AllergyEasy sublingual drops have helped many patients overcome food allergy symptoms including hives, eczema, hay fever, and gastrointestinal problems (cramping, bloating, nausea, and gas).
Mesa, Arizona (PRWEB) May 30, 2014
Egg allergy is the second most common allergy in children. Yet, as with other food allergies, there have not historically been any good options for dealing with egg allergy except to simply avoid eggs altogether.
But according to Dr. Stuart Agren, founder and director of a national network of allergy clinics known as AllergyEasy, things are a-changing! Agren is part of a select group of U.S. physicians who are using under-the-tongue drops (a form of allergy immunotherapy) to reduce food allergies.
Like allergy shots, drops start with an allergy serum that helps the body build an immunity to allergens in the environment. But while shots deliver the serum into the bloodstream via the skin, sublingual drops are absorbed into the bloodstream through special cells in the mouth.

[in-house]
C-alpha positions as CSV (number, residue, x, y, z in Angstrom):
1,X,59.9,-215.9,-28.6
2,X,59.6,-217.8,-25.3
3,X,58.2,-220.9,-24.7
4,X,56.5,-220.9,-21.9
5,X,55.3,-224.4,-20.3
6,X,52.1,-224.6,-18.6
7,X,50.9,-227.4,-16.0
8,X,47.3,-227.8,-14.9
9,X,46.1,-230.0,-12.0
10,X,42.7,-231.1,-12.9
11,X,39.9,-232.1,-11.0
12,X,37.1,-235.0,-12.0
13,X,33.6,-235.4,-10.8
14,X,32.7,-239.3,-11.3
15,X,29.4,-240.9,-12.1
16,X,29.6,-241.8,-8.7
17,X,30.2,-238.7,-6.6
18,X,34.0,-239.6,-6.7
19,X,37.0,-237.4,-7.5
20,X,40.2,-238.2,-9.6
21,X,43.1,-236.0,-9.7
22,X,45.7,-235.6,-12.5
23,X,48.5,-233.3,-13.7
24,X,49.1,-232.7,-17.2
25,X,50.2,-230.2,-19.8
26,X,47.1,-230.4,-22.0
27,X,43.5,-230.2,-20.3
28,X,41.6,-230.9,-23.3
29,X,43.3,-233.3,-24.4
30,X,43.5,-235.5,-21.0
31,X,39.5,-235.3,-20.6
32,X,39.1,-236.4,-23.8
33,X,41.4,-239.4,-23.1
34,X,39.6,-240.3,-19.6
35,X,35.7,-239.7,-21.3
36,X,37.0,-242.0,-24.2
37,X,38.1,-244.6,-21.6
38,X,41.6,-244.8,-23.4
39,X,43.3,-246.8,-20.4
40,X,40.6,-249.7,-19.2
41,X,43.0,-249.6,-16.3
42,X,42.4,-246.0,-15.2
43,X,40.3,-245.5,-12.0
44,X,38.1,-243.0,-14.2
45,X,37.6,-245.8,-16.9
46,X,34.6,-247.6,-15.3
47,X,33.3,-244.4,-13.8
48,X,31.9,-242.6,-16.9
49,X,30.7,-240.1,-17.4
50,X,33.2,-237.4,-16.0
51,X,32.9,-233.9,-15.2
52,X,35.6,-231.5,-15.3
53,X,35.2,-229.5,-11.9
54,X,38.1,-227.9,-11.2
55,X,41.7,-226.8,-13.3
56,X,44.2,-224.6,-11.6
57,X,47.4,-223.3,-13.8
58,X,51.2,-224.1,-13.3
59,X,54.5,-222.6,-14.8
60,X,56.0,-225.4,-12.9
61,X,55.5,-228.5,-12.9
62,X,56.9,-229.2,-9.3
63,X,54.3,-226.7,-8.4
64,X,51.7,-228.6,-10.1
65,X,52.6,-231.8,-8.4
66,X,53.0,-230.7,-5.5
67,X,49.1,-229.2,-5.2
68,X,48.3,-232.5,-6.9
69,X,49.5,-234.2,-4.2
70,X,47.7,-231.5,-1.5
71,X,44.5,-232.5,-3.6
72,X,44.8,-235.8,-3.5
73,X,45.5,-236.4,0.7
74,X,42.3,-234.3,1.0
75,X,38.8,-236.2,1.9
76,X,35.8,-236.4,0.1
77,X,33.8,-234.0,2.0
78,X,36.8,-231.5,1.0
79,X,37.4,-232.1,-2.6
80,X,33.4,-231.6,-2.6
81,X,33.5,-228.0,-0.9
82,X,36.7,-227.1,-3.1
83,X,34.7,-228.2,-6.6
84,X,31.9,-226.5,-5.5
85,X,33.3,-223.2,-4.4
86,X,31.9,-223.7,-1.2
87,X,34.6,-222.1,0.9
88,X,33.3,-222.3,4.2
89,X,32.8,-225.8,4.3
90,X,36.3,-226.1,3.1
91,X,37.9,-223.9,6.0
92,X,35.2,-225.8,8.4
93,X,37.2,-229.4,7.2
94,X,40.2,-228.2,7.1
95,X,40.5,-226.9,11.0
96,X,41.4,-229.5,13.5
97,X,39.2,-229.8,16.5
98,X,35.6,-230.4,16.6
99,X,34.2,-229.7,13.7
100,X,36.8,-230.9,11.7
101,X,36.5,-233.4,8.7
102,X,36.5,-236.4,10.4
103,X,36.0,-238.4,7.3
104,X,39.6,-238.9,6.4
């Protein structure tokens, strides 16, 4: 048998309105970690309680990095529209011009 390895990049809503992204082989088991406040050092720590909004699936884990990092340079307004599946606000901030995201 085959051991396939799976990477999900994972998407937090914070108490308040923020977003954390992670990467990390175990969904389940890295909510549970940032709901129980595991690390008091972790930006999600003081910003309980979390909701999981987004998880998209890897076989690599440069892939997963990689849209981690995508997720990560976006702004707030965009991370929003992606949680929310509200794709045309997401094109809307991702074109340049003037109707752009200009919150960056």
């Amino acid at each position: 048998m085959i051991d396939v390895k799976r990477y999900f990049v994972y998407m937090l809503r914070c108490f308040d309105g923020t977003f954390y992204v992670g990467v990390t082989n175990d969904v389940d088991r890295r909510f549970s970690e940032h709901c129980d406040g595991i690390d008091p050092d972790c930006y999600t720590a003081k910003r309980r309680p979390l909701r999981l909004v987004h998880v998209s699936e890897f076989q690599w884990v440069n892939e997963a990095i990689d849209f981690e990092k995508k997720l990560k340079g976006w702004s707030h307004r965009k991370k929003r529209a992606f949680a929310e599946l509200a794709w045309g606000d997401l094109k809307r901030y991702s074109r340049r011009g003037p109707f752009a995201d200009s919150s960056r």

Both shots and drops have been shown to be effective in reducing environmental allergies (pollen, pet dander, etc.), but only drops have been shown to be safe and effective for food allergies as well.
Sublingual immunotherapy (SLIT) is not a new treatment. It has been used since the mid-1980s for pollen allergies as a safer, more user-friendly alternative to allergy shots. Several years ago, physicians began successfully using SLIT to treat food allergies. Duke University Medical Center, in particular, made prominent headlines when they used SLIT to reduce severe peanut allergies in children.
Dr. Agren said that AllergyEasy serum contains dozens of the major food allergens including eggs, wheat, milk, rice, soy and fruit. He said many people are surprised to hear that there is help for food allergies.
"Most people are just resigned that if they don't grow out of their food allergies, they will be stuck with them for life," said Dr. Agren.
Dr. Agren said that AllergyEasy sublingual drops have helped many patients overcome food allergy symptoms including hives, eczema, hay fever, and gastrointestinal problems (cramping, bloating, nausea, and gas).
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